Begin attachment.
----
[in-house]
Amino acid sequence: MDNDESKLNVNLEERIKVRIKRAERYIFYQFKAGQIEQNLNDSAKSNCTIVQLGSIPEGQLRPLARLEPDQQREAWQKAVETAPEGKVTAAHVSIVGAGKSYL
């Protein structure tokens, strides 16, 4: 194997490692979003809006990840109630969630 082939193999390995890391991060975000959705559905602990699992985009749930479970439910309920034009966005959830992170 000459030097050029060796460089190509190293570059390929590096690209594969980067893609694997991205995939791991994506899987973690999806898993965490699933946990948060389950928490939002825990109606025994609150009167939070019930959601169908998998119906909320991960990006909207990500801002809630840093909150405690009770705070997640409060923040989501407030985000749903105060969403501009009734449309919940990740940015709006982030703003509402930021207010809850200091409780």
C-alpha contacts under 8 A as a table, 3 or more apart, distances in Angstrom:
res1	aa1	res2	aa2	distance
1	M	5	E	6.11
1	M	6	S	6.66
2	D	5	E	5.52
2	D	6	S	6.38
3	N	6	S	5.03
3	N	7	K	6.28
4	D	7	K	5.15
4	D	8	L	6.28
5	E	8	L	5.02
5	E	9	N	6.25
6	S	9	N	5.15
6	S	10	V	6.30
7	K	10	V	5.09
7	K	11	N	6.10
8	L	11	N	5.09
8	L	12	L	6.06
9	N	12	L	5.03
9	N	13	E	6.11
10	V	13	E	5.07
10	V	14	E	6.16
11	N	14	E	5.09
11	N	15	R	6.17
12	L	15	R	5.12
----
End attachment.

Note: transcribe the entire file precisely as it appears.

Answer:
[in-house]
Amino acid sequence: MDNDESKLNVNLEERIKVRIKRAERYIFYQFKAGQIEQNLNDSAKSNCTIVQLGSIPEGQLRPLARLEPDQQREAWQKAVETAPEGKVTAAHVSIVGAGKSYL
């Protein structure tokens, strides 16, 4: 194997490692979003809006990840109630969630 082939193999390995890391991060975000959705559905602990699992985009749930479970439910309920034009966005959830992170 000459030097050029060796460089190509190293570059390929590096690209594969980067893609694997991205995939791991994506899987973690999806898993965490699933946990948060389950928490939002825990109606025994609150009167939070019930959601169908998998119906909320991960990006909207990500801002809630840093909150405690009770705070997640409060923040989501407030985000749903105060969403501009009734449309919940990740940015709006982030703003509402930021207010809850200091409780």
C-alpha contacts under 8 A as a table, 3 or more apart, distances in Angstrom:
res1	aa1	res2	aa2	distance
1	M	5	E	6.11
1	M	6	S	6.66
2	D	5	E	5.52
2	D	6	S	6.38
3	N	6	S	5.03
3	N	7	K	6.28
4	D	7	K	5.15
4	D	8	L	6.28
5	E	8	L	5.02
5	E	9	N	6.25
6	S	9	N	5.15
6	S	10	V	6.30
7	K	10	V	5.09
7	K	11	N	6.10
8	L	11	N	5.09
8	L	12	L	6.06
9	N	12	L	5.03
9	N	13	E	6.11
10	V	13	E	5.07
10	V	14	E	6.16
11	N	14	E	5.09
11	N	15	R	6.17
12	L	15	R	5.12